Last Friday, Rep. Joe Walsh (R-IL) challenged his Democratic opponent — Iraq war veteran Tammy Duckworth — to a debate. Walsh posted an announcement on his campaign website which stated that the congressman would be hosting a town hall on Sunday, and that he ?has invited his opponent Tammy Duckworth to join him because he believes the voters deserve to have the ability to directly compare their competing views on the issues.?
Unfortunately, she was unable to attend. Why? Because Duckworth, who serves in the Army National Guard, was on duty this past weekend. As VoteVets told ThinkProgress, under the Uniform Code of Military Justice, Duckworth was legally prohibited from appearing at any campaign events while on duty. VoteVets Chairman Jon Soltz issued the following statement:
Joe Walsh just cannot stop trying to use Tammy Duckworth?s service against her, and he needs to stop, now. Whether or not his campaign was aware of her Army obligations, he now is, and should immediately apologize for this stunt. We should be thankful for the service of all of our troops, not use their time in uniform as an opportunity to play a political stunt.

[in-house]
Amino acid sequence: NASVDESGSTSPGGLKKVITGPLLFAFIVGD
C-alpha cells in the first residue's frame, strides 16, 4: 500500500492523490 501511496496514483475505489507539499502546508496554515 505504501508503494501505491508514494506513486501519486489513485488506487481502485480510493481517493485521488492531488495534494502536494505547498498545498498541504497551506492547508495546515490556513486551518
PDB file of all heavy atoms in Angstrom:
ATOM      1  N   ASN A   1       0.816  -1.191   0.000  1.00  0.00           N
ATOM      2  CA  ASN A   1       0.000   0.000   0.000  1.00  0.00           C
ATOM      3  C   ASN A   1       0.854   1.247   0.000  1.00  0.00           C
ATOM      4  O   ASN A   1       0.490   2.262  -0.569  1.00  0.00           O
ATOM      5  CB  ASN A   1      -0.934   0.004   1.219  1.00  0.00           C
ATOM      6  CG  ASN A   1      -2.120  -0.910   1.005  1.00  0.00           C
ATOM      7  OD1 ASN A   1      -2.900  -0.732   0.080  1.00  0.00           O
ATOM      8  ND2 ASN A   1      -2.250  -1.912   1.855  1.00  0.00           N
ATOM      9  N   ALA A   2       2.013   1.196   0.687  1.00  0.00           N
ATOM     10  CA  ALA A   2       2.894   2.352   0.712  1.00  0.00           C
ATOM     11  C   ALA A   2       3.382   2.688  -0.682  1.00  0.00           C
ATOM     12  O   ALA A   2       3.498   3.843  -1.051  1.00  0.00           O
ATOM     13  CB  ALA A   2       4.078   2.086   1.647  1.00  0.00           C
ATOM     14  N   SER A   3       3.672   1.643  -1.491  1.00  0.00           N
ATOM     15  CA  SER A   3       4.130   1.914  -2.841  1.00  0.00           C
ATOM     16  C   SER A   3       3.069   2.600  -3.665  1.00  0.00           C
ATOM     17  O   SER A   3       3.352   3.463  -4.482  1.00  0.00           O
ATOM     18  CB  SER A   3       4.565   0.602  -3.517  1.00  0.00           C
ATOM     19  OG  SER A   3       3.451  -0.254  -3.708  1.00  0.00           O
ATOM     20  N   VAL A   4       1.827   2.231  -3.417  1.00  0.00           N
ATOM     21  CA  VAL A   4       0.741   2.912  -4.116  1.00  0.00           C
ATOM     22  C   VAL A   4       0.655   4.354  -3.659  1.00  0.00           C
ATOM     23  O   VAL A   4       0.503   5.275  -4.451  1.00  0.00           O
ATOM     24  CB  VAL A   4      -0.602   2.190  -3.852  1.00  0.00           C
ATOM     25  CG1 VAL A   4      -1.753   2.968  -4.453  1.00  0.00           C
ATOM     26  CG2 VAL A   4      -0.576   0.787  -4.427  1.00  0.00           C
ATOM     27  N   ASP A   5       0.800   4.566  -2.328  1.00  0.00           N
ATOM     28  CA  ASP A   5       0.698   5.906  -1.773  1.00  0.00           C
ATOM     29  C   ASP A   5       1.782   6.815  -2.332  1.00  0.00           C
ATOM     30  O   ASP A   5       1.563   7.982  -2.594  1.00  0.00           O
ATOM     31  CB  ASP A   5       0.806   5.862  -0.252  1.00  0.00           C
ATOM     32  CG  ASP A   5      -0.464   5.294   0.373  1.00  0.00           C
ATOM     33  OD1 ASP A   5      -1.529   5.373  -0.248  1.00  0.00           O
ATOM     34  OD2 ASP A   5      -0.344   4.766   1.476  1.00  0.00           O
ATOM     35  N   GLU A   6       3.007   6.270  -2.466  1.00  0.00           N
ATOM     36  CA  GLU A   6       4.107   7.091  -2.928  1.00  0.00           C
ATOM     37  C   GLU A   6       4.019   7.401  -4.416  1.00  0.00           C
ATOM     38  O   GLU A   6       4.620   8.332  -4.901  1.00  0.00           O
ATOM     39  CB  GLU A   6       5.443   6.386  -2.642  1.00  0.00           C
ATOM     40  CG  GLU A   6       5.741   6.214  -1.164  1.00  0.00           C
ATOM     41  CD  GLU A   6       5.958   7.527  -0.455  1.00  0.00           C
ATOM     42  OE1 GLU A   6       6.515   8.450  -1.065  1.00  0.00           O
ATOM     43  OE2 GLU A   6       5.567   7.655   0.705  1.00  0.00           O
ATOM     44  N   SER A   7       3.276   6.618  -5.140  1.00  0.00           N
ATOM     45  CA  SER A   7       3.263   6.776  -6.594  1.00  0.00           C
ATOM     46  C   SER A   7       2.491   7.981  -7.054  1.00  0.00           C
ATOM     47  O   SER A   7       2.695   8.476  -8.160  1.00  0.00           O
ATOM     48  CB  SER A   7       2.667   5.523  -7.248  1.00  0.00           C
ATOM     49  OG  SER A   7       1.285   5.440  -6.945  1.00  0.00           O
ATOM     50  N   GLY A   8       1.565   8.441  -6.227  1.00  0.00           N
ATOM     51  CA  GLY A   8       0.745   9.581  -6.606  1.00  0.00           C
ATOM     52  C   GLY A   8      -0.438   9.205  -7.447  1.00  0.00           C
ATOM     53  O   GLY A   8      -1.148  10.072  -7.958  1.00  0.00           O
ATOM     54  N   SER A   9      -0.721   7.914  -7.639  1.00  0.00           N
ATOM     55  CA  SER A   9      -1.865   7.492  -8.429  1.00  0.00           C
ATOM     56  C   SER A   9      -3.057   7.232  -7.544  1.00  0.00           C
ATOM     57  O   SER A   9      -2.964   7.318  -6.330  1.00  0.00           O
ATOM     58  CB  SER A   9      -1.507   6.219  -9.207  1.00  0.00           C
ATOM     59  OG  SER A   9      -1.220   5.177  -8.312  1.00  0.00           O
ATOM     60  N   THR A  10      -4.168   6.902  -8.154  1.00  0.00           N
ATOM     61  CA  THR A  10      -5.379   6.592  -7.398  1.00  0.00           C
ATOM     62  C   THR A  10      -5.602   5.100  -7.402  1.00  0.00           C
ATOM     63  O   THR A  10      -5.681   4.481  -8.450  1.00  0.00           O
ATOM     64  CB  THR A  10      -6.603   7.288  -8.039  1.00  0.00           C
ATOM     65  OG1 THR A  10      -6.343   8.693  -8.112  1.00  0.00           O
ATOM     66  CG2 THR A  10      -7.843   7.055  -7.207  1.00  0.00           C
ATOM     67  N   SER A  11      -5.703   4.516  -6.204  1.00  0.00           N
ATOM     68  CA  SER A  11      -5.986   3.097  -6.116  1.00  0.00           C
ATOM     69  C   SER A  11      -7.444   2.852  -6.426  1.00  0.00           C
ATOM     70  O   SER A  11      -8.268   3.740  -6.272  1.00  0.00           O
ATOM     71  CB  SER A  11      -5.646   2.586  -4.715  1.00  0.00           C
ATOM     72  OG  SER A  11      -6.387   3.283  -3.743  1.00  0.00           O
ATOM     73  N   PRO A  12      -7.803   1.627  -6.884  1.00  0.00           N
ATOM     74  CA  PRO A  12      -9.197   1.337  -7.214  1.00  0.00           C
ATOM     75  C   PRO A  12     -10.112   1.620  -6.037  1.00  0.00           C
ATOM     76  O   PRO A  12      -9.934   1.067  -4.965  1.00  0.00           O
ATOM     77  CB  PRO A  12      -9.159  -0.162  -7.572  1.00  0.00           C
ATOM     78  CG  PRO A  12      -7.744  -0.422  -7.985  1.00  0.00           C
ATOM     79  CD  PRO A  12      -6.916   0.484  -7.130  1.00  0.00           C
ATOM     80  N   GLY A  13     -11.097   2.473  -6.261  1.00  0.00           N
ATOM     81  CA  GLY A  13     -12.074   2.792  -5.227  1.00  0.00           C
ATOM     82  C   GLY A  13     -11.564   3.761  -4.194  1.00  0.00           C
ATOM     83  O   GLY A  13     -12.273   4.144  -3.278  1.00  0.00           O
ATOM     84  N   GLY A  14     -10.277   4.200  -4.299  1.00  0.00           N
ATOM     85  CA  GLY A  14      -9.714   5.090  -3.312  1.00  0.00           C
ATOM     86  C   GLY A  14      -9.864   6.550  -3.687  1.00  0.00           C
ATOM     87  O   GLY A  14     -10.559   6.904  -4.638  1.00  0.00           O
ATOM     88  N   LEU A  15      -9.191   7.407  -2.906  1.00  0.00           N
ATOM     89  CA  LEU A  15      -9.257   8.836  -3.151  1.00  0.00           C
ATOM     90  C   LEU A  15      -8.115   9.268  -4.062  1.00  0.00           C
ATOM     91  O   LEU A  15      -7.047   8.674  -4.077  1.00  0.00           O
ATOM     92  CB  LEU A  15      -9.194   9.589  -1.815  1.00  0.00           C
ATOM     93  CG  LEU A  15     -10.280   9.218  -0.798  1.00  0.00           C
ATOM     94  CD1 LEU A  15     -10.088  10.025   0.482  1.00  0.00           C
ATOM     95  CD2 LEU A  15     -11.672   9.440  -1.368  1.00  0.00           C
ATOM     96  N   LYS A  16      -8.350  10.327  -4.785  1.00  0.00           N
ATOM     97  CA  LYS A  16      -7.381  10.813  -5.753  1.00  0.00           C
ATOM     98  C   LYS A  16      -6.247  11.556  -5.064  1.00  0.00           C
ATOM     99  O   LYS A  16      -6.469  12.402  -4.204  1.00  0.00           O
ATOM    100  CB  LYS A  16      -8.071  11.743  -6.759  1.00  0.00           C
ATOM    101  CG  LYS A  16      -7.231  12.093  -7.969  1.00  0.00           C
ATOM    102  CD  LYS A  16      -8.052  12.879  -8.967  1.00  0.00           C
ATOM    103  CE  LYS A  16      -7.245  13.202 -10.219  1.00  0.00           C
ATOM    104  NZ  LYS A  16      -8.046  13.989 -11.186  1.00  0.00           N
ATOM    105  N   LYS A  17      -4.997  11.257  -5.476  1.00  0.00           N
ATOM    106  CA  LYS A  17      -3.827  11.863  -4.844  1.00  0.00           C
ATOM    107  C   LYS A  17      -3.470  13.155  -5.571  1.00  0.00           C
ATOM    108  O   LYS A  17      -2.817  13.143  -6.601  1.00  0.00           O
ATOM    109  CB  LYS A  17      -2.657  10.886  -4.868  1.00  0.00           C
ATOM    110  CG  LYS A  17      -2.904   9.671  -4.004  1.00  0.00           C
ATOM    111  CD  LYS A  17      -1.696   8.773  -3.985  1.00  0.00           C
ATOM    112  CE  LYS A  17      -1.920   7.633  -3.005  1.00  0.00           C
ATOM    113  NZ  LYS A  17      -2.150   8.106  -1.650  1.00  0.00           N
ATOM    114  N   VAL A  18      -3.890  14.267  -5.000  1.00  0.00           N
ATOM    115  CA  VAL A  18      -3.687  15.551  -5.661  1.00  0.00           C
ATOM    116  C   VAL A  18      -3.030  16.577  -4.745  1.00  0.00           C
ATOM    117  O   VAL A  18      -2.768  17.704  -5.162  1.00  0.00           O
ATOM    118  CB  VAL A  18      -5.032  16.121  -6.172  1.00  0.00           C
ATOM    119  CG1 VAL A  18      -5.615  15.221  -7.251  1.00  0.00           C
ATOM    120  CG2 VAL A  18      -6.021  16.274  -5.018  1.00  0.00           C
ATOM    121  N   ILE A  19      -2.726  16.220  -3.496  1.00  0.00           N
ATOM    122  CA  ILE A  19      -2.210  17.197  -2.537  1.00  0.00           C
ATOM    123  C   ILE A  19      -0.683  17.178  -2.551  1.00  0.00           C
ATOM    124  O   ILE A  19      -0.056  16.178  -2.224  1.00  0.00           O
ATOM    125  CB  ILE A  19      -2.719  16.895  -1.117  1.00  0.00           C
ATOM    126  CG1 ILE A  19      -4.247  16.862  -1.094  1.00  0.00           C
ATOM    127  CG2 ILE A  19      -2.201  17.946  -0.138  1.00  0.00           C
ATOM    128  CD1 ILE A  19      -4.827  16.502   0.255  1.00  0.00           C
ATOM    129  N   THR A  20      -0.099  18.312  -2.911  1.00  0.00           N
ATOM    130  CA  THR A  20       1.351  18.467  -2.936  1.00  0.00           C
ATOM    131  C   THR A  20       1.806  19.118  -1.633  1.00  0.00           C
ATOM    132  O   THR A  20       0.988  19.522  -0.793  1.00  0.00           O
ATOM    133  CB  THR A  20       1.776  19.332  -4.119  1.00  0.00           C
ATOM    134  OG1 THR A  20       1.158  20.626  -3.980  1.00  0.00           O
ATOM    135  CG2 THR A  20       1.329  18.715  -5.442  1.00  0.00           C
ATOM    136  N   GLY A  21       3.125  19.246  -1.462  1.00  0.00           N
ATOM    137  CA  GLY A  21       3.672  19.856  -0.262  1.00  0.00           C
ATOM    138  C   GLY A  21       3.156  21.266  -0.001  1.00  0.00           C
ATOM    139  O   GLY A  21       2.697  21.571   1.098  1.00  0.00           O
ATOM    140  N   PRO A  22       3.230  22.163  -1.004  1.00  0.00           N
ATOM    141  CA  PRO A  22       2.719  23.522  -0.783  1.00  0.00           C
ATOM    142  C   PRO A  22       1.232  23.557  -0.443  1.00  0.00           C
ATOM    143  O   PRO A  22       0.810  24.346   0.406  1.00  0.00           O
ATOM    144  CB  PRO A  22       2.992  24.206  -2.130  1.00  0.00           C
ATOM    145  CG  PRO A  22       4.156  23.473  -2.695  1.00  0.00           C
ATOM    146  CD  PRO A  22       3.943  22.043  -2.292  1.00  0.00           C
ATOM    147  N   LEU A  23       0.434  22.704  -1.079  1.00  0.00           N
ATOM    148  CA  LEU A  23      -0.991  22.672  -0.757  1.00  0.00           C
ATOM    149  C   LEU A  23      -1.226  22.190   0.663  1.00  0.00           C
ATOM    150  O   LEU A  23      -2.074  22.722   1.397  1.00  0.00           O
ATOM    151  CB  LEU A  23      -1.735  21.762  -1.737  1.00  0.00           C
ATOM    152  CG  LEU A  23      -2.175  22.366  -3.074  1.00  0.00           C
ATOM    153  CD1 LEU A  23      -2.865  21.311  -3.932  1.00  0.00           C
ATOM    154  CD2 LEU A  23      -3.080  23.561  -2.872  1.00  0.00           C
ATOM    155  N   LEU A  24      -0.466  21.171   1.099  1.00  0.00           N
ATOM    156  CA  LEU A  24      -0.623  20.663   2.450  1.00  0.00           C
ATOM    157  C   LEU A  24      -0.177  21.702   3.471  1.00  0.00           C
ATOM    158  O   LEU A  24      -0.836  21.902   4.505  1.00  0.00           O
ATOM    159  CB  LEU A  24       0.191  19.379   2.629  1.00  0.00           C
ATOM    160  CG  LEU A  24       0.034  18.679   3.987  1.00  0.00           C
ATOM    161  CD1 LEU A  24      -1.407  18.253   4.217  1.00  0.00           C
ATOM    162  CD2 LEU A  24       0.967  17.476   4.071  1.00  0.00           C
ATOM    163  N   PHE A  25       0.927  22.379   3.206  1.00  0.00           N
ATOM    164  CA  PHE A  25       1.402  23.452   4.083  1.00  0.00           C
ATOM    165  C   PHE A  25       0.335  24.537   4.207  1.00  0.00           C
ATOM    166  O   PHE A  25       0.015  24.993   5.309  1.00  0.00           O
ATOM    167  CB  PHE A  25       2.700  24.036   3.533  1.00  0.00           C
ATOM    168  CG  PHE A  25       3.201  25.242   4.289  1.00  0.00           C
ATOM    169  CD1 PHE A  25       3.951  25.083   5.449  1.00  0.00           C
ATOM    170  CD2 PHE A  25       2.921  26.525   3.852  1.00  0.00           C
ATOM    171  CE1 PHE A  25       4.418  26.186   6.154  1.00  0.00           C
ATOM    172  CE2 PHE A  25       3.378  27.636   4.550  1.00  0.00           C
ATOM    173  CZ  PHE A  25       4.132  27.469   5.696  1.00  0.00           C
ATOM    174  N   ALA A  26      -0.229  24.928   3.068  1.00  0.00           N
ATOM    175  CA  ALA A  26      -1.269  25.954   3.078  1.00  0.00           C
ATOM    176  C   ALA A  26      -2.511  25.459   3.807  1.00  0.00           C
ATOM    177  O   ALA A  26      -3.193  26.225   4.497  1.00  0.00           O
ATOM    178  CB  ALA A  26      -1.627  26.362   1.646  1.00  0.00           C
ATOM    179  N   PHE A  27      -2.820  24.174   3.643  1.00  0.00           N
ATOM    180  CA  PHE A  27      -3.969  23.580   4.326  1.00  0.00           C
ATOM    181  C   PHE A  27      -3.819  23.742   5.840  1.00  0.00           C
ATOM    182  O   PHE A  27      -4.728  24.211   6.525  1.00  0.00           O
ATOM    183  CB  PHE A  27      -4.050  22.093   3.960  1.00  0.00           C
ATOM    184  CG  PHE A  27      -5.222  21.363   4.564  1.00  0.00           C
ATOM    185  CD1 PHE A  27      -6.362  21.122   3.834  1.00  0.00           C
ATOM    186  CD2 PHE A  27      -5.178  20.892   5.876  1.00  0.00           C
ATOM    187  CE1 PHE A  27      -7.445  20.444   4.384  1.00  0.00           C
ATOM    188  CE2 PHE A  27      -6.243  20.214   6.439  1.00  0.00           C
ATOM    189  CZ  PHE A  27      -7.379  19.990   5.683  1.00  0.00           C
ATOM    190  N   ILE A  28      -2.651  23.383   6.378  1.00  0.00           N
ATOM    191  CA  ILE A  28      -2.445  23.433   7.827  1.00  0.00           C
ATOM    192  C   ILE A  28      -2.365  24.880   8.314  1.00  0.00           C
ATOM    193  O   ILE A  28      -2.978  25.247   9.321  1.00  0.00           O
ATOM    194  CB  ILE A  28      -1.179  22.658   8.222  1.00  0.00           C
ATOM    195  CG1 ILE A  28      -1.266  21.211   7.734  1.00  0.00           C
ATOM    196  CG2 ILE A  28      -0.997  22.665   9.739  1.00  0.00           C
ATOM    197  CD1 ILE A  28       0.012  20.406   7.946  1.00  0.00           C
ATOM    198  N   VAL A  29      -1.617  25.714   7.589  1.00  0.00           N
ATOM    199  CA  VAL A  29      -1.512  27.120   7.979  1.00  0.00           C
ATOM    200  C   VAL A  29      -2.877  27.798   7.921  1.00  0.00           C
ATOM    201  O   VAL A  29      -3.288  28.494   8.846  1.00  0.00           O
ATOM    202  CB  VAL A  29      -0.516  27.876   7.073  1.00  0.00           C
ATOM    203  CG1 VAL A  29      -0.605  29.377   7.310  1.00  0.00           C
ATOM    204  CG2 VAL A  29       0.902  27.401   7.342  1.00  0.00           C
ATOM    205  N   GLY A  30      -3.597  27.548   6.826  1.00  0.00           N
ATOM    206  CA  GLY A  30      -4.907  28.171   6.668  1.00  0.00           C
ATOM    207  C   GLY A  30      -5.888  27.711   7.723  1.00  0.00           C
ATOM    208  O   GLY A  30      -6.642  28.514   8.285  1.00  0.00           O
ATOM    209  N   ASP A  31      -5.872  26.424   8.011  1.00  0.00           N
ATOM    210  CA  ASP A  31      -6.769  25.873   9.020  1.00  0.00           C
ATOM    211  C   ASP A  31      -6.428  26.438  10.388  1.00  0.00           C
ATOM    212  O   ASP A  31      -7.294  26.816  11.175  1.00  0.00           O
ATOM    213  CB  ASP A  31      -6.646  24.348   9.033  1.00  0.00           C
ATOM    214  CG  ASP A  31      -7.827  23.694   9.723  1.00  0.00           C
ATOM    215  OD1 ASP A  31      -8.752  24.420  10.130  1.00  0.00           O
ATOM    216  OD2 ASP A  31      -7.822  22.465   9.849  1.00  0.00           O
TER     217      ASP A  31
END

The Duckworth campaign has made clear that it would like to hold a series of debates with Walsh.
Walsh?s denigration of Duckworth?s service seems to be a recurring theme. In a recent interview with Politico, Walsh diminished Duckworth?s sacrifice for her nation (she lost both of her legs and has a damaged right arm because her helicopter was gunned down in Iraq in 2004) by saying, ?What else has she done? Female, wounded veteran … ehhh…. She is nothing more than a handpicked Washington bureaucrat.? Walsh refuses to apologize for those remarks and has instead doubled down. ?Wearing the uniform should immediately earn everyone?s respect. It should not, however, earn everyone?s vote,? he said earlier this month.
Since 2006, Duckworth has been serving our nation?s veterans, first by directing the Illinois Department of Veterans Affairs, and more recently by serving as an Assistant Secretary in the federal Department of Veterans Affairs. But Walsh has been ?trying to pretend that [Duckworth?s] service ended when she came home from war.?
Mitt Romney is not a tax crook! (Rebecca Cook/Reuters)Mitt Romney's campaign explains why he doesn't need to release any more tax returns than the one year's worth he's already disclosed: